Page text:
Israel sees the Kurds as an ally. On October 10, Prime Minister Benjamin Netanyahu’s Office released a statement: “Israel is prepared to extend humanitarian assistance to the gallant Kurdish people.”
Thousands March Against Anti-Semitism In Berlin
Thousands of people in Berlin on Sunday (13th) protested against anti-Semitism, days after the attack on a synagogue in the eastern German city of Halle.
About 10,000 people participated in the march through the German capital reported The Associated Press. Several thousand others protested Saturday (12th) in other cities including Hamburg and Marburg, according to local news agencies.
Two people were killed in the attack which took place on Yom Kippur, the holiest day in the Jewish calendar, outside the synagogue in Halle.
Sunday’s march began at a symbolic landmark, Berlin’s Bebelplatz Square, where the Nazis burned thousands of books by Jews, weeks after Adolf Hitler took power in 1933.
The marchers carried Israeli flags and banners with slogans like “No Nazis,” or “Far-right terror threatens our society,” according to AP.
The march was organized by the civil rights group Unteilbar, or “indivisible” under the slogan “We stand united” and ended at the city’s New Synagogue with its famous golden dome topped by a Star of David.
Interior Minister Horst Seehofer warned on Friday (11th) that there is an “elevated” risk of more far-right attacks in Germany following the Halle attack.
Seehofer said there are an estimated 24,000 far-right extremists in Germany. He added that half of them are considered potentially violent with “a high affinity for firearms.’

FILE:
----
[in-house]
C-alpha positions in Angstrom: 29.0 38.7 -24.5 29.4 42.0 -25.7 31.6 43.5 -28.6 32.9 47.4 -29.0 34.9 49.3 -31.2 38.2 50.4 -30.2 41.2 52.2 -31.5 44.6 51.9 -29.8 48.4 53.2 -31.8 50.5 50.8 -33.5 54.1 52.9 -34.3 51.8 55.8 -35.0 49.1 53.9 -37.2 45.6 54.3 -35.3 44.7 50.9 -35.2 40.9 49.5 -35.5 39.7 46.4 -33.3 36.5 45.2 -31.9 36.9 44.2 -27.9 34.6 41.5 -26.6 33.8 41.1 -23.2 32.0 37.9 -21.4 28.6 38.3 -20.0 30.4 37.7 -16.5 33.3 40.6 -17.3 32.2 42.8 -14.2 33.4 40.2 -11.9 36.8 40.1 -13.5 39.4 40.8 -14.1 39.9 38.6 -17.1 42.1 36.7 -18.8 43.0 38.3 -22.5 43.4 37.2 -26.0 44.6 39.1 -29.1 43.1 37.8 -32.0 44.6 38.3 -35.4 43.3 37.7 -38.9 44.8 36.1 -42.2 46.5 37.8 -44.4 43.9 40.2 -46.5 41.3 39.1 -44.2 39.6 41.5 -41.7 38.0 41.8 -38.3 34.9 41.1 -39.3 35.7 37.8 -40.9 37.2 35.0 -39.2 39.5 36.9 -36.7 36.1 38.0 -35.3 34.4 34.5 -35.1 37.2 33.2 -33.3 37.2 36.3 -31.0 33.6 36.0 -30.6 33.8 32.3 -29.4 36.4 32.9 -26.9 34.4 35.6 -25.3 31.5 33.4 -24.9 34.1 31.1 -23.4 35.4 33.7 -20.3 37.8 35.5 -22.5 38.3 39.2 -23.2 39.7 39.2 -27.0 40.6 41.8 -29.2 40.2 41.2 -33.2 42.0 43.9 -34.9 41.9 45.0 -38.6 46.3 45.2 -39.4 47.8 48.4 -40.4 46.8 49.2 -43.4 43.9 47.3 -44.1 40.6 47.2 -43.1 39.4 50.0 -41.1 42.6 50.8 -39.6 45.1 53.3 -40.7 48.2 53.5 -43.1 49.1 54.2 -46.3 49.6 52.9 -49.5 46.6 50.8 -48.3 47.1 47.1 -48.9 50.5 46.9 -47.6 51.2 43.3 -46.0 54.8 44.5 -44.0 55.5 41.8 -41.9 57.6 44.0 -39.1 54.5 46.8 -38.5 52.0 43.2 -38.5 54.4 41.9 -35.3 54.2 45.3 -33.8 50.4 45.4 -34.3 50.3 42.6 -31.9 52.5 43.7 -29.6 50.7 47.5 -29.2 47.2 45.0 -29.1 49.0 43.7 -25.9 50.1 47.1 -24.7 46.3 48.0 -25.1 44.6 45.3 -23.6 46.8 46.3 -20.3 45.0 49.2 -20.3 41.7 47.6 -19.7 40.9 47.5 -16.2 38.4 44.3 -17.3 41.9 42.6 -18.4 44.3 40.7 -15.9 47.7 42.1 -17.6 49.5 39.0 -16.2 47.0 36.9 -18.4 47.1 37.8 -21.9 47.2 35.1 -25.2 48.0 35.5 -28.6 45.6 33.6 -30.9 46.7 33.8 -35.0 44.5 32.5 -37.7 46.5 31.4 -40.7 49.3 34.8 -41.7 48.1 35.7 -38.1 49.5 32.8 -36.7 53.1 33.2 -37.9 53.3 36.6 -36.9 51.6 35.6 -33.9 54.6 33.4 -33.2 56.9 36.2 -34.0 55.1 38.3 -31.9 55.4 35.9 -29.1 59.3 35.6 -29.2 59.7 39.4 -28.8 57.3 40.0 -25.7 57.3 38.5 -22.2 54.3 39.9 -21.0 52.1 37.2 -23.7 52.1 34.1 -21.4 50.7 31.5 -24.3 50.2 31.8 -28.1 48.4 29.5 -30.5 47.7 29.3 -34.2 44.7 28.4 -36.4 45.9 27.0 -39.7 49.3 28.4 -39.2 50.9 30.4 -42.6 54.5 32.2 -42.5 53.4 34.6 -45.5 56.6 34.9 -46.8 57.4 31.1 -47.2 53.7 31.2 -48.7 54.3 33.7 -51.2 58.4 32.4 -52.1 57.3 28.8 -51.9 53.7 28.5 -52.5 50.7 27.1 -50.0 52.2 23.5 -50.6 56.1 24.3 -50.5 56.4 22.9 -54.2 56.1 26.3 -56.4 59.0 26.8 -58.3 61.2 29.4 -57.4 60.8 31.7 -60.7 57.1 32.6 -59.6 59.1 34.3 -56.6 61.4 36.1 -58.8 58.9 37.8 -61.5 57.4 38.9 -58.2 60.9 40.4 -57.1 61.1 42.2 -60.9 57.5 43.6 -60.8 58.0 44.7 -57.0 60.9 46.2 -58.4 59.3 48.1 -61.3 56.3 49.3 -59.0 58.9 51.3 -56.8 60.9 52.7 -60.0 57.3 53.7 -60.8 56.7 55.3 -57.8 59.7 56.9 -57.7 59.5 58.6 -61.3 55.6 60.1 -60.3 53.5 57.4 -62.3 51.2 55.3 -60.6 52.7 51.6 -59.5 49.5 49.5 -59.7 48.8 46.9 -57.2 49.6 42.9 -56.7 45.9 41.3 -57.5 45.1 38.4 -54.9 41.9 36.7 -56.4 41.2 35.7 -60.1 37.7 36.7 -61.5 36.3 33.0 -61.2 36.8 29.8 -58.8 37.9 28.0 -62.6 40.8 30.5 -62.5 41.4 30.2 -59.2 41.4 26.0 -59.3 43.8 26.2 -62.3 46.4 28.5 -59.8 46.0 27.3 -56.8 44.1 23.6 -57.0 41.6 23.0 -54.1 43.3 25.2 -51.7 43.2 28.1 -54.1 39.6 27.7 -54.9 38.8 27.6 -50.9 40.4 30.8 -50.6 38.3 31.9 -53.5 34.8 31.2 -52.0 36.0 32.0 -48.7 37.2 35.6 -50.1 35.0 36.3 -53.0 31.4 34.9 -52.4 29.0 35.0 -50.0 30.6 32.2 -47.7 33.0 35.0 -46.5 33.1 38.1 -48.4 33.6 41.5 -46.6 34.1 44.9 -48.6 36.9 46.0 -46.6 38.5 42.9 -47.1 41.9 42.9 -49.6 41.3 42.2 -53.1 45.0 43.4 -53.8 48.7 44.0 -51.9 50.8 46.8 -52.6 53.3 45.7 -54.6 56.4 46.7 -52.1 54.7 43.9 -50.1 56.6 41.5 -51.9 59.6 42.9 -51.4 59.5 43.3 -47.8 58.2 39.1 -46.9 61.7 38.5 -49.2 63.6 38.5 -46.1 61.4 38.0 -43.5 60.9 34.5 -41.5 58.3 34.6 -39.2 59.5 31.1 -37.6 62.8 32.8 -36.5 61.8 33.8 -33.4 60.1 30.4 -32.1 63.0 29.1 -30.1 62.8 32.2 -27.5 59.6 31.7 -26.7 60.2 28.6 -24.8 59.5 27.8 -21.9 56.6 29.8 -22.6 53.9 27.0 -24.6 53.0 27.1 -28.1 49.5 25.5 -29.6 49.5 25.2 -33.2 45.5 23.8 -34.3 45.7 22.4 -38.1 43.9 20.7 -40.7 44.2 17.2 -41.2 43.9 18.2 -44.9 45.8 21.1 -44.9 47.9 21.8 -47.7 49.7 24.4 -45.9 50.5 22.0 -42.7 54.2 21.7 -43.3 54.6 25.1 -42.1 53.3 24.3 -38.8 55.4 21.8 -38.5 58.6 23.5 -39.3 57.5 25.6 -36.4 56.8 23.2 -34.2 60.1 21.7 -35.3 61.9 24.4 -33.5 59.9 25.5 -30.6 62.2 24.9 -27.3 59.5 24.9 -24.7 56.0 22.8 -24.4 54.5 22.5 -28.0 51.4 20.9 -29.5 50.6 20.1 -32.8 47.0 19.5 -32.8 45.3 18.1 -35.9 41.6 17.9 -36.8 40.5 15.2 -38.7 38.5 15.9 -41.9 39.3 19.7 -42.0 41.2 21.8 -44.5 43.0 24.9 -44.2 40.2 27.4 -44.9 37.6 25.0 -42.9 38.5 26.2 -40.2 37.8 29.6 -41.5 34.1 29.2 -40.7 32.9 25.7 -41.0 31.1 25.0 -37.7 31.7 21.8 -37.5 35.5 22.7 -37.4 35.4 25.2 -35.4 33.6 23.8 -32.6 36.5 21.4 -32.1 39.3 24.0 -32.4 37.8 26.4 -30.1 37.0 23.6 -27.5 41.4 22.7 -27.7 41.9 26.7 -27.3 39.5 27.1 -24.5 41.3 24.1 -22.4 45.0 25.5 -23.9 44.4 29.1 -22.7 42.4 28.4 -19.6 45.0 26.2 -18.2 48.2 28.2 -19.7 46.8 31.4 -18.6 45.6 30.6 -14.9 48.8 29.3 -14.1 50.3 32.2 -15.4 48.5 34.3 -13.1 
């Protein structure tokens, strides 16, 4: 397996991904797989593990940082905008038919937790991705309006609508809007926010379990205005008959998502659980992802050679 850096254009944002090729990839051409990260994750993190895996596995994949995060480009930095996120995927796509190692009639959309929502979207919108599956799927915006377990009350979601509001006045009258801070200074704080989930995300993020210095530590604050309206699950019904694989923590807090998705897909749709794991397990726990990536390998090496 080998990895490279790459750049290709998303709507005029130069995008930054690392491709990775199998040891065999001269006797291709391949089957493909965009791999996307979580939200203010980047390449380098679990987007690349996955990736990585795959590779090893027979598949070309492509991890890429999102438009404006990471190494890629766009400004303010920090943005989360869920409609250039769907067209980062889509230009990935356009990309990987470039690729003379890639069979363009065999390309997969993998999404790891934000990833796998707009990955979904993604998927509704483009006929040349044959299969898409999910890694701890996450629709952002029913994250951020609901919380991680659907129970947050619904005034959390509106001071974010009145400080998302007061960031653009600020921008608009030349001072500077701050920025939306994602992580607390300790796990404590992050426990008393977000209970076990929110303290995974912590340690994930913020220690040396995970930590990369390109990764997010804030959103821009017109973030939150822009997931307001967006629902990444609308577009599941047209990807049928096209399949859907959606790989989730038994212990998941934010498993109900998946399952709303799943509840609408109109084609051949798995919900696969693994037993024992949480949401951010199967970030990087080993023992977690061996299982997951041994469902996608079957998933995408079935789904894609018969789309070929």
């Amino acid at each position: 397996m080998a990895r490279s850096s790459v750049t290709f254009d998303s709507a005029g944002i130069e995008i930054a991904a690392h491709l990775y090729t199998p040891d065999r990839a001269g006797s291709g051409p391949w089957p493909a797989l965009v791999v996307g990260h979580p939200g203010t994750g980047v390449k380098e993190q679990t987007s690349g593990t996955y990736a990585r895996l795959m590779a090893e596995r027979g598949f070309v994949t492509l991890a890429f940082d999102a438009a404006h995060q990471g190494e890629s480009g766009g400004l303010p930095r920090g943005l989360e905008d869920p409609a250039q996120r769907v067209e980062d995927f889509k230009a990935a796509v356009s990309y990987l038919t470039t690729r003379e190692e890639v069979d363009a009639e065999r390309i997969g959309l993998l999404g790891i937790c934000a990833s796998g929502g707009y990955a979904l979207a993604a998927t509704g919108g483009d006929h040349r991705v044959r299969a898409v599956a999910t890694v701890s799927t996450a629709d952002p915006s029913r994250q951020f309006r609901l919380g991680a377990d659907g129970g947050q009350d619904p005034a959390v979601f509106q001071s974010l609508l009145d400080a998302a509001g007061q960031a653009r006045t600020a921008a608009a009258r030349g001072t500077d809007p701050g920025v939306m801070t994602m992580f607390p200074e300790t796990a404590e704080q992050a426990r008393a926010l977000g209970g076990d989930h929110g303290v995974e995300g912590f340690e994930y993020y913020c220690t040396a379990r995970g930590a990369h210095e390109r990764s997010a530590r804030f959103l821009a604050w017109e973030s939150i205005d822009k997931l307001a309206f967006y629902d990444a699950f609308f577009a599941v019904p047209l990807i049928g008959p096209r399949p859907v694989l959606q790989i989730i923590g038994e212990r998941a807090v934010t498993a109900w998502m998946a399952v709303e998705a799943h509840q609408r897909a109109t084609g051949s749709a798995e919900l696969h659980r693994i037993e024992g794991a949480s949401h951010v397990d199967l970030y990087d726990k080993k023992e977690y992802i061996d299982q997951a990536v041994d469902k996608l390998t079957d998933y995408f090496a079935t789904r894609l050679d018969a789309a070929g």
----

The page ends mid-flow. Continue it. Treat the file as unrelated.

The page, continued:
Michigan Synagogue Vandalized With Anti-Semitic Posters
The Rabbi of Temple Emanuel in Grand Rapids, MI got an unwelcome surprise as he pulled up to the temple on Sunday morning (13th) before Hebrew school classes began.
Rabbi Michael Schadick found anti-Semitic posters sprayed with an adhesive stuck to the glass doors of the synagogue that face the parking lot. These doors are the ones all the students walk through to get to their Sunday school classes each week.
There is never any security at the synagogue except during High Holiday services.
After Schadick saw the posters, he called the police, who are investigating the incident as a hate-crime.
The posters had the white supremacy logo in each corner. One had a photo of Adolf Hitler with the words,”Did you forget about me?” sprayed across it. While the other said, “A crusade against Semite-led subhumans.”
The Temple is continuing with their Sukkot celebrations as normal and did not cancel Sunday school activities.
“We believe this was a cowardly act done by anti-Semites who are afraid to show their faces,” said Edie Landman, temple president. She added that she hopes to see the Grand Rapids community rally behind the temple and show those who committed the crime that their community is bigger than hate.